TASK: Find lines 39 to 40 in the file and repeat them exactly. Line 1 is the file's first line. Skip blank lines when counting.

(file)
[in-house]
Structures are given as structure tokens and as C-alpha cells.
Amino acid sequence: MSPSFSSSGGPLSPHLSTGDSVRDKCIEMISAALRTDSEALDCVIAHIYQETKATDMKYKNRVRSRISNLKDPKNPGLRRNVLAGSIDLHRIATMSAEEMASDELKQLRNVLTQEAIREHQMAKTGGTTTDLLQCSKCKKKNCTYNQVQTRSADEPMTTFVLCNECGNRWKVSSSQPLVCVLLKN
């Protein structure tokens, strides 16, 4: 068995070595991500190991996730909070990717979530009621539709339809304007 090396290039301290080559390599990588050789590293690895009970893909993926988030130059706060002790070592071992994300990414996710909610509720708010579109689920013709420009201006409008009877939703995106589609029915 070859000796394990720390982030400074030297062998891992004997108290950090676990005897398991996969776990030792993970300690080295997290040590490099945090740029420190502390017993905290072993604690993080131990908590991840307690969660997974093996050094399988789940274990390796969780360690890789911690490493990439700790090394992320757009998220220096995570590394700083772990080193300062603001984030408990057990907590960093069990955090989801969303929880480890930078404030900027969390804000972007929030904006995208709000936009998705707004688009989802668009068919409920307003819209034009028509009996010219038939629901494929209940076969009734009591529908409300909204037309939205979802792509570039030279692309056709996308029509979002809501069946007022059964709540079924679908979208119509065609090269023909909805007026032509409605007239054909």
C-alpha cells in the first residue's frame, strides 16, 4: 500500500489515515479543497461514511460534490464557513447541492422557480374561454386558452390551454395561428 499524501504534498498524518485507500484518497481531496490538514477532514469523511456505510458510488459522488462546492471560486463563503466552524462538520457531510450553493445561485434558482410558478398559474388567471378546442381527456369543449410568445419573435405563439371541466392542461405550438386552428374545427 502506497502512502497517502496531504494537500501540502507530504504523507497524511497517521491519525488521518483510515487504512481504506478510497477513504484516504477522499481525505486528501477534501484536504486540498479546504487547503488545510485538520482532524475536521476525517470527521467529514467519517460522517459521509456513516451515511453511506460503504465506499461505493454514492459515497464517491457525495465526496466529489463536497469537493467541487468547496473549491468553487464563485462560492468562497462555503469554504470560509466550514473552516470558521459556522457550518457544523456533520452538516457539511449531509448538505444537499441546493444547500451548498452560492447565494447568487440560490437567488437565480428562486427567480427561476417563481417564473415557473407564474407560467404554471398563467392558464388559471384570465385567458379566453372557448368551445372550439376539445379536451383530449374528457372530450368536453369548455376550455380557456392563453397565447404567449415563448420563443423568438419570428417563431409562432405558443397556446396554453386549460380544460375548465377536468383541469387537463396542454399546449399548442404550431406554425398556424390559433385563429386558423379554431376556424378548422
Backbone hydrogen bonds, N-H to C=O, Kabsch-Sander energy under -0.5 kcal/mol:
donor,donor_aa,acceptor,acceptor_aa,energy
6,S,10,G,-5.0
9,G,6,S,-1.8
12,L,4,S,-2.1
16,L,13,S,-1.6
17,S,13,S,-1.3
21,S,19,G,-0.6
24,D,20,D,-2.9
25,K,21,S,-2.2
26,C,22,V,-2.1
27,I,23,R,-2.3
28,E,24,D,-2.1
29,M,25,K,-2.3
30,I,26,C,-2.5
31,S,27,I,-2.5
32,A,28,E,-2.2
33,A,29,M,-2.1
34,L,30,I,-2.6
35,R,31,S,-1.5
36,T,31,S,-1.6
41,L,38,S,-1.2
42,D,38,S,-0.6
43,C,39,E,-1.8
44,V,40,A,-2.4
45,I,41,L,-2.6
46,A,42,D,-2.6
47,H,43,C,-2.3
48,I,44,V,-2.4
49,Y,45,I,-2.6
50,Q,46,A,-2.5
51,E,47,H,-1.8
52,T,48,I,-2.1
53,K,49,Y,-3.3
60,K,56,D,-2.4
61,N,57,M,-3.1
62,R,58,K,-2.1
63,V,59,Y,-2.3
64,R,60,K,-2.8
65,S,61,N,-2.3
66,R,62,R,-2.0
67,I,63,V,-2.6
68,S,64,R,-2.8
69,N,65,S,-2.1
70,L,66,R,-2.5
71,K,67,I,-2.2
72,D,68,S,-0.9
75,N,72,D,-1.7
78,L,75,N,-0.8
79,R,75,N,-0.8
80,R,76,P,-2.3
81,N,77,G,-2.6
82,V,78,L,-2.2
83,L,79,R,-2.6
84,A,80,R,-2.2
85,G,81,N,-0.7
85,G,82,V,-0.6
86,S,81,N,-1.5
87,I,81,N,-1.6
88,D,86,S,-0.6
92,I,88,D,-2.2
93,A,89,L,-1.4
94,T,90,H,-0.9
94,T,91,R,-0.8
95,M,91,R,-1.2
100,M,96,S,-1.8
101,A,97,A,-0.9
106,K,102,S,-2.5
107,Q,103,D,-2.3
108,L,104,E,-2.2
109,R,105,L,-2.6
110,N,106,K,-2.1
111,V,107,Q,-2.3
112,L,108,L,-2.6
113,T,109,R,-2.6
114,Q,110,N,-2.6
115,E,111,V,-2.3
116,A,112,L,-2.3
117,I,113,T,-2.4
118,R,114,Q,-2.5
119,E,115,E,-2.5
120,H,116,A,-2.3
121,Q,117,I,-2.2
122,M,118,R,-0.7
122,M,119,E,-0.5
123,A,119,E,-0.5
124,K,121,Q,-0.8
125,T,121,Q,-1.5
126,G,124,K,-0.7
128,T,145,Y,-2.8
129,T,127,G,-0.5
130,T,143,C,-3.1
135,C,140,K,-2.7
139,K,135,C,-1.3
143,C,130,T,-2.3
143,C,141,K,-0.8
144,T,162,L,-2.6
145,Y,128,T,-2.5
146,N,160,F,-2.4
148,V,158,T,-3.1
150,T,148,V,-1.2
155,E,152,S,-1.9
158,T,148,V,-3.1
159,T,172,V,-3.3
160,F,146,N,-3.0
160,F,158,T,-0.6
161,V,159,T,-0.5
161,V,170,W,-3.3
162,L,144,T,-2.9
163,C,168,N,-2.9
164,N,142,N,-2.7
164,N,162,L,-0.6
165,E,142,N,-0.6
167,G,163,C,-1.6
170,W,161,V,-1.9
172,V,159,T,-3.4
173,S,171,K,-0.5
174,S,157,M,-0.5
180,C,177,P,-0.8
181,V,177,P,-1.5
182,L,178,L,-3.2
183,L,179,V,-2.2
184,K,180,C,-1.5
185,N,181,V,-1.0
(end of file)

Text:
53,K,49,Y,-3.3
60,K,56,D,-2.4